Immigrants nearly twice as likely to start businesses

April 29, 2021
Rather than taking jobs, immigrants to the U.S. are creating them. (AP Photo/Elise Amendola)

Rather than taking jobs, immigrants to the U.S. are creating them. (AP Photo/Elise Amendola)

Immigrants in the United States are more likely to create jobs than to take them, according to a new study examining the role of immigrants in entrepreneurship.

Researchers found that immigrants not only expand labor supply as workers but also expand labor demand as founders of firms, and do so at much higher rates than their native-born counterparts. Existing research has shown that immigrants start businesses at higher rates than native-born individuals do, but this paper expands on that research and finds that immigrants are not simply starting small businesses, but that they are more likely to start more firms of every size.

The study, forthcoming in American Economic Review, used administrative records from the Internal Revenue Service of every firm founded in the U.S. between 2005 and 2010 as well as the U.S. Census Bureau's Survey of Business Owners. Pierre Azoulay, a professor at the Massachusetts Institute of Technology, said he and his co-authors had a "data window into entrepreneurship" that hadn't previously been available to researchers. 

"That gave us a data window into entrepreneurship at scale and over time in a way that simply had not been possible before for any other research team," he said. 

Between 2005 and 2010, 0.83% of immigrants in the workforce started a business, compared to 0.46% of native-born individuals; immigrants exhibit an 80% higher entrance rate into entrepreneurship, according to the research. As business owners, immigrants are also more likely to employ other people, Azoulay said. The total employment assigned to immigrant-founded firms per immigrant in the workforce is 49% larger than the total employment of native-founded firms per native worker in the workforce.

This is true even for Fortune 500 companies. For each firm in the 2017 Fortune 500 ranking, the researchers looked at the founding year, founder names and founders' country of birth. Unlike small and medium-sized businesses with fewer employees, these larger companies are more likely to have multiple founders, so the researchers used multiple definitions of "immigrant firm" to include anyone on the founding team being an immigrant and the highest-paid founder being an immigrant, as well as a more proportional approach where they looked at the fraction of founders who are immigrants versus not in a particular firm size class. No matter the framework they looked at, though, the basic qualitative story stayed the same, Azoulay said.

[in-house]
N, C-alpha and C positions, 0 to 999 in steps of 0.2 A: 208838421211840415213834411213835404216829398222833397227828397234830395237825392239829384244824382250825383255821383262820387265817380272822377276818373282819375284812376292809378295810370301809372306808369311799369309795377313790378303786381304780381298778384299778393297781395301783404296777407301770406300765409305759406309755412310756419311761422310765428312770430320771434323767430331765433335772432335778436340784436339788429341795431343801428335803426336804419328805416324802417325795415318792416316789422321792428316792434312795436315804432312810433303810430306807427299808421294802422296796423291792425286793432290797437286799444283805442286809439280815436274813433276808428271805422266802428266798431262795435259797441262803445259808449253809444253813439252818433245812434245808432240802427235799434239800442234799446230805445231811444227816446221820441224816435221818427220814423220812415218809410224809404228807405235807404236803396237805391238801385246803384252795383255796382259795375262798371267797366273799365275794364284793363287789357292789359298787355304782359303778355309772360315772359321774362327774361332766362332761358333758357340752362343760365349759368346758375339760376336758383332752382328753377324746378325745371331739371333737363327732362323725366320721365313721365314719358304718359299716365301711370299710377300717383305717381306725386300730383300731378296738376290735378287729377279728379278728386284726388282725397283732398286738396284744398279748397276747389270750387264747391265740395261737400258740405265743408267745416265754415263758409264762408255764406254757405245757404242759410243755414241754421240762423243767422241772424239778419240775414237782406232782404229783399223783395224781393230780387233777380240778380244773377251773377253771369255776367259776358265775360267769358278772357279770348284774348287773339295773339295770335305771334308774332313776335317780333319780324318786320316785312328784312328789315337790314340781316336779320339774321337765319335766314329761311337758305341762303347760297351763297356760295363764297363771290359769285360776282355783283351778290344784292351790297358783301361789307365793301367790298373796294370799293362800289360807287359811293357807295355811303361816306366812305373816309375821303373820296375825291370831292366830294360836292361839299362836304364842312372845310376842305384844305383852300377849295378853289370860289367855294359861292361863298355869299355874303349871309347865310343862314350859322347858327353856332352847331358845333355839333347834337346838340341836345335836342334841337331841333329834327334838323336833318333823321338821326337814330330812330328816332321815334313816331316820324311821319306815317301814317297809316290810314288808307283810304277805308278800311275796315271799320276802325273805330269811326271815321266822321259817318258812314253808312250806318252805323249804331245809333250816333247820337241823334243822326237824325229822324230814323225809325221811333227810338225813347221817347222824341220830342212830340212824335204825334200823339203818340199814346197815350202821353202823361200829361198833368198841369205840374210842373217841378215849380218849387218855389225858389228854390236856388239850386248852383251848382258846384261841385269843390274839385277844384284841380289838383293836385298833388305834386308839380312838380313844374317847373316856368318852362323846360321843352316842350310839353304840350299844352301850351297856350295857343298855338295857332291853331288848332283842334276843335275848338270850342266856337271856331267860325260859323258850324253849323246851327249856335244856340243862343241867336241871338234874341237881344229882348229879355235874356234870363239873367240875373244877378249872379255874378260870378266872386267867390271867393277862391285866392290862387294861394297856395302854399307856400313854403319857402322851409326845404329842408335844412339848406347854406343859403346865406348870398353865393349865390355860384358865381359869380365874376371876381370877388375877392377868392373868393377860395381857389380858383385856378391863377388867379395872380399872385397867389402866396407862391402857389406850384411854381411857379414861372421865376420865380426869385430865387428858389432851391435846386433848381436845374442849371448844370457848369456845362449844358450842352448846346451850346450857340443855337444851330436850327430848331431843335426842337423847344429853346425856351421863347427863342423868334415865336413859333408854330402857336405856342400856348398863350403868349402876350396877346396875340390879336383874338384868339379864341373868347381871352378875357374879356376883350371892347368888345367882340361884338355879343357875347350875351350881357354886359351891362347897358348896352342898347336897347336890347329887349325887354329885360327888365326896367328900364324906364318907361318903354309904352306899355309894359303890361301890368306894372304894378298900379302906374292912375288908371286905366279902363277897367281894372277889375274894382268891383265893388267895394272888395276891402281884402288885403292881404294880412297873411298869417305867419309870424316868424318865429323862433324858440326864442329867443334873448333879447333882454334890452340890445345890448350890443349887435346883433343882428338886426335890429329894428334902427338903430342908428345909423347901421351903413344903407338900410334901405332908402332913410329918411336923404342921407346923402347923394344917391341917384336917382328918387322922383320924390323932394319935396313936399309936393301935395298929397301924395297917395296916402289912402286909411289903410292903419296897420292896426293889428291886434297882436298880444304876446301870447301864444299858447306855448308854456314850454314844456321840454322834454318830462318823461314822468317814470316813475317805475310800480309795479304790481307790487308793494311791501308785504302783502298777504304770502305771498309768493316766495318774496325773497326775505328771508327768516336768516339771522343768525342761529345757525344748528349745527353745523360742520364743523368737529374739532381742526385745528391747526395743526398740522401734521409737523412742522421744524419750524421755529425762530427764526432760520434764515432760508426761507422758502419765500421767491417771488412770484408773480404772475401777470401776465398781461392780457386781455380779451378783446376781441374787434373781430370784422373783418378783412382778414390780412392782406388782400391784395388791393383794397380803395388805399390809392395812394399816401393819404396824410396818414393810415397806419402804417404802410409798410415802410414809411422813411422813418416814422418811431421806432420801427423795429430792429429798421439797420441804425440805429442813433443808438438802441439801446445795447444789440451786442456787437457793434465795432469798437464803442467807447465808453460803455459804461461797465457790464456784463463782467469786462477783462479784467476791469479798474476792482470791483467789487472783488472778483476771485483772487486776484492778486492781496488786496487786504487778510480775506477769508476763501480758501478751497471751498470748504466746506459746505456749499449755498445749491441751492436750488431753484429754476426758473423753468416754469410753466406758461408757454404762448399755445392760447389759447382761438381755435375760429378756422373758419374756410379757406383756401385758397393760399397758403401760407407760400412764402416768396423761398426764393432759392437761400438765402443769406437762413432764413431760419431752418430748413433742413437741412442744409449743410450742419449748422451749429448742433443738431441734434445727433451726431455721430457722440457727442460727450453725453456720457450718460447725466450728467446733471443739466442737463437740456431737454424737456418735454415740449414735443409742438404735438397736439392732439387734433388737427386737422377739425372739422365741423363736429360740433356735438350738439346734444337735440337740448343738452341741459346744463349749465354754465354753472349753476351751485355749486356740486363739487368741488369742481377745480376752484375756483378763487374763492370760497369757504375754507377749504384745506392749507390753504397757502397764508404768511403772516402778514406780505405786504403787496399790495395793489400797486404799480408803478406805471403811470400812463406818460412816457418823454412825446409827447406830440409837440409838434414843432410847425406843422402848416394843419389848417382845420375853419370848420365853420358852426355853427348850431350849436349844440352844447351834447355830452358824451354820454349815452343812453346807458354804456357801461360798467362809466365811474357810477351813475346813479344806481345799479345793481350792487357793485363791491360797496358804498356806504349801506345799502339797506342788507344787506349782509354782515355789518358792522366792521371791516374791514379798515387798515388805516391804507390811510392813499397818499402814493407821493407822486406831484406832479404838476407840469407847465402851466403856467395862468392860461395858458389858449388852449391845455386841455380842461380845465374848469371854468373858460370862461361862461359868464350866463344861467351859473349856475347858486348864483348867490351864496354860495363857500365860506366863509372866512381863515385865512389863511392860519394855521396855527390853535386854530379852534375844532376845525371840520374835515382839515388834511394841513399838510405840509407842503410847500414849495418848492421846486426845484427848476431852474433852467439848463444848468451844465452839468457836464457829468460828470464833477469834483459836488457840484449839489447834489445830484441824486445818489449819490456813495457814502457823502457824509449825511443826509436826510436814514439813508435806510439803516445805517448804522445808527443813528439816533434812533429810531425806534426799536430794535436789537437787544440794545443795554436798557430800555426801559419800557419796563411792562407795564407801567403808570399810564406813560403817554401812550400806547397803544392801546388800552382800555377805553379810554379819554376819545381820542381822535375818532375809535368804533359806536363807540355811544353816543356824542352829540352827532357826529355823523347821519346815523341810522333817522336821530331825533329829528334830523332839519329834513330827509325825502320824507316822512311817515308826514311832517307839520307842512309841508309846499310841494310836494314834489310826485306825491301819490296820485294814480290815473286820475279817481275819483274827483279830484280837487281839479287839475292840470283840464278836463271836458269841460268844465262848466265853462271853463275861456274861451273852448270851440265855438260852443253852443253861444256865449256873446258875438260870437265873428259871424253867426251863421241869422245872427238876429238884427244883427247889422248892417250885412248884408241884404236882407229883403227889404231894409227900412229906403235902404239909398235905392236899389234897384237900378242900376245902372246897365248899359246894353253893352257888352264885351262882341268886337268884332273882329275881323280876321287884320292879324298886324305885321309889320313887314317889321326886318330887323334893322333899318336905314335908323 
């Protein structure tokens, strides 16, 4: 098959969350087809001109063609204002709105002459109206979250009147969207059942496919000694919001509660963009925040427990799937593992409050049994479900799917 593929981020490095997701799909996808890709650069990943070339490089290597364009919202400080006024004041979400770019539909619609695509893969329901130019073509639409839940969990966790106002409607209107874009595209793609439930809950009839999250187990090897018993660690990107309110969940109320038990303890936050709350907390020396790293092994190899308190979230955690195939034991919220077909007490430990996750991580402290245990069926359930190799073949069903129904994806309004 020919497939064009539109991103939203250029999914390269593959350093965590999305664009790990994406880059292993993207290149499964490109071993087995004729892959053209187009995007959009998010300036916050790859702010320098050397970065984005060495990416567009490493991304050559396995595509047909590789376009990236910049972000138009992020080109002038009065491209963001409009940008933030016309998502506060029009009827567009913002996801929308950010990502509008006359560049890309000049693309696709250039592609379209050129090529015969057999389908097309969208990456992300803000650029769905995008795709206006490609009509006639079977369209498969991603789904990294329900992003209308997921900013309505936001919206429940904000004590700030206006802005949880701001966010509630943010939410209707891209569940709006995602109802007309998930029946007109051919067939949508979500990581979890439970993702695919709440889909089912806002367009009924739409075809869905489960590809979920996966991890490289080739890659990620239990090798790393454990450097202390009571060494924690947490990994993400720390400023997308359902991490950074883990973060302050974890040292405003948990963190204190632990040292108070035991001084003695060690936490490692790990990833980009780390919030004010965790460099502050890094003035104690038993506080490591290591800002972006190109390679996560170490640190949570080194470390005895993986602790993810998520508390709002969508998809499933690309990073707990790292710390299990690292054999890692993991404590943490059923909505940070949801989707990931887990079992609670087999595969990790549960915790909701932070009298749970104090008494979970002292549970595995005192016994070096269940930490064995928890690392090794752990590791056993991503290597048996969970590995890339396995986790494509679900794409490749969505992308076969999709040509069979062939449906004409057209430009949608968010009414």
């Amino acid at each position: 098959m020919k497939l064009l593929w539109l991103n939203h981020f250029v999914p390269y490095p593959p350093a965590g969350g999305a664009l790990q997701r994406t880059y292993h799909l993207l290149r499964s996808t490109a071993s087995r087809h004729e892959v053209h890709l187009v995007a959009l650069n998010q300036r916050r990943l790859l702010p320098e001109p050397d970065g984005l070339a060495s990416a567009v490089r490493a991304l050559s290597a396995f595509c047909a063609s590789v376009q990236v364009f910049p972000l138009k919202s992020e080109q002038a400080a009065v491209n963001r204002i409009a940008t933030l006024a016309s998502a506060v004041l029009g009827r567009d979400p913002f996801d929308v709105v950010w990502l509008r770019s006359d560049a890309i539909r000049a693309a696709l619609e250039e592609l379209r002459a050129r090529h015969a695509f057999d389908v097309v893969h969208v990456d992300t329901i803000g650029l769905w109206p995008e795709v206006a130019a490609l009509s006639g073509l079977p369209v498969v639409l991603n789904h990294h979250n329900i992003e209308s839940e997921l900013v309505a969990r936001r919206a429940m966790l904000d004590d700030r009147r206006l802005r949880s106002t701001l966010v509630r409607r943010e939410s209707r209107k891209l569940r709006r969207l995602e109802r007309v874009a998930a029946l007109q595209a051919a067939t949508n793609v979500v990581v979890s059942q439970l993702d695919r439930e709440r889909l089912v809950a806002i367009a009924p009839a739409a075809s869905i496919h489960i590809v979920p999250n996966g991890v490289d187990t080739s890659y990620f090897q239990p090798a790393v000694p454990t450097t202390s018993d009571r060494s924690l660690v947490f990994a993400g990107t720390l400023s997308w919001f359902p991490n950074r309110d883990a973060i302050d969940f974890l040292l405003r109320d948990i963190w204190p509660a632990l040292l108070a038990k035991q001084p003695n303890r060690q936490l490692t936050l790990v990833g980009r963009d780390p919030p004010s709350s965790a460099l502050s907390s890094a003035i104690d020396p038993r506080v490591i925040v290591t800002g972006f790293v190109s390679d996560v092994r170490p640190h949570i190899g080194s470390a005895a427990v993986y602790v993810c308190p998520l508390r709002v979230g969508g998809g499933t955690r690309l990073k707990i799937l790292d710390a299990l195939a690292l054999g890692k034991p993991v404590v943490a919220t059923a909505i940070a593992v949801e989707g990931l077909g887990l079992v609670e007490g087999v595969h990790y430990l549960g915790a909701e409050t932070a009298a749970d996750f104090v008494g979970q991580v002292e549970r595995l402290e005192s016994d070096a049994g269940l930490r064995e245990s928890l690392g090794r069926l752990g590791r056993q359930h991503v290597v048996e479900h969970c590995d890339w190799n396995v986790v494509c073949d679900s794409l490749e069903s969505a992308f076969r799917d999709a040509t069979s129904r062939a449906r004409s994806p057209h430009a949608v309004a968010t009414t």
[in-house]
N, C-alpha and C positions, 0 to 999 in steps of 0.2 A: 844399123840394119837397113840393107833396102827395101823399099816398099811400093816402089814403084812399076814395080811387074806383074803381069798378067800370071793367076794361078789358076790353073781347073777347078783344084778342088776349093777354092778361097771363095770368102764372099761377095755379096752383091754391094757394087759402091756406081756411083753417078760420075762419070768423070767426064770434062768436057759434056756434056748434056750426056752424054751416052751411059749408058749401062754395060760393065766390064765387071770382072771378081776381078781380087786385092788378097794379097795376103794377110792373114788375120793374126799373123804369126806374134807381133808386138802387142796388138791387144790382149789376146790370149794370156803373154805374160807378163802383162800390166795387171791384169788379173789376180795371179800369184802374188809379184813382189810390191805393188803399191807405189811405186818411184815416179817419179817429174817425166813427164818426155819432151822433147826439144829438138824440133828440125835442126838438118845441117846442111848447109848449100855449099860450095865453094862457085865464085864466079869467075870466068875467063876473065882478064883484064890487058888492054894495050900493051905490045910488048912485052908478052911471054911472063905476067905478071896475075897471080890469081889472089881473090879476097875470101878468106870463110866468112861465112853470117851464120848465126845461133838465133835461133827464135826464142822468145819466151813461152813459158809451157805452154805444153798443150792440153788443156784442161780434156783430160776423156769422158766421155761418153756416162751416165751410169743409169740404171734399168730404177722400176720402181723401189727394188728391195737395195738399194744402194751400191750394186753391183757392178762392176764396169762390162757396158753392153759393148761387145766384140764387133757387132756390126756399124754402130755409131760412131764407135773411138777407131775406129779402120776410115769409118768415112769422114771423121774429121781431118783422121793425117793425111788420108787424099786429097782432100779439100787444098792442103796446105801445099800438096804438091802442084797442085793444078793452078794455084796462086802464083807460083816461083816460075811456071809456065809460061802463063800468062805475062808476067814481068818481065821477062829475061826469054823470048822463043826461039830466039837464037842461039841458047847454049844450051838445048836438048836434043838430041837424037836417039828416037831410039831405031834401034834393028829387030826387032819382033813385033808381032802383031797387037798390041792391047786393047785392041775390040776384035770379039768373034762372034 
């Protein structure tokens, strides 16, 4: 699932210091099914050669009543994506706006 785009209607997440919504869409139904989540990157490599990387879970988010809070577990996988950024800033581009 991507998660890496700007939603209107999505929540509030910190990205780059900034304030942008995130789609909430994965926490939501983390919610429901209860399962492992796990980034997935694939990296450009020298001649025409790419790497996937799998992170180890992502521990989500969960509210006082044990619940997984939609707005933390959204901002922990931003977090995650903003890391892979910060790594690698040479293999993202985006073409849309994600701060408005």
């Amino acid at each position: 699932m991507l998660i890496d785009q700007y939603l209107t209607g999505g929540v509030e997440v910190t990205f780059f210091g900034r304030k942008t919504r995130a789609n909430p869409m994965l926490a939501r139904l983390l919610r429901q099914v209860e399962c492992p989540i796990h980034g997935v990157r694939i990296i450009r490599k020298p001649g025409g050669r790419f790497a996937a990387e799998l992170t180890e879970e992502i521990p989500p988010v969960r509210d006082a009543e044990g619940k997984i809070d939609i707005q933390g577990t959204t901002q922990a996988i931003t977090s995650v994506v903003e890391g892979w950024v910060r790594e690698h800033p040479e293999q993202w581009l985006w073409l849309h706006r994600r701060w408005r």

"Immigrant entrepreneurs are over-represented among the ranks of high growth entrepreneurs relative to natives," he said. "So it's not just a small-scale phenomenon. It exists at every firm rank, at every size."

Past research with labor supply-oriented analyses often paints immigrants as competing with local workers and depressing wages, while natural experiments often show more positive results of immigrants, according to the research. The findings of this paper may help to resolve the tension between those two viewpoints, according to the researchers. Azoulay said that while his findings show a correlation between immigrants and higher rates of entrepreneurship, he and his colleagues are interested in doing further research into what might be causing these differences.

"What we want to know next is what kind of immigration policies, in particular, have the potential of affecting entry into entrepreneurship by immigrants," he said, noting that entry into high growth companies is of particular interest. "Is it the case that more immigrants actually do cause more high growth companies? Establishing that, I think, would be important."

The study "Immigration and Entrepreneurship in the United States," forthcoming in American Economic Review, was authored by Pierre Azoulay, Massachusetts Institute of Technology and National Bureau of Economic Research; Benjamin F. Jones, Northwestern University and National Bureau of Economic Research; Daniel Kim, University of Pennsylvania; and Javier Miranda, Halle Institute for Economic Research.

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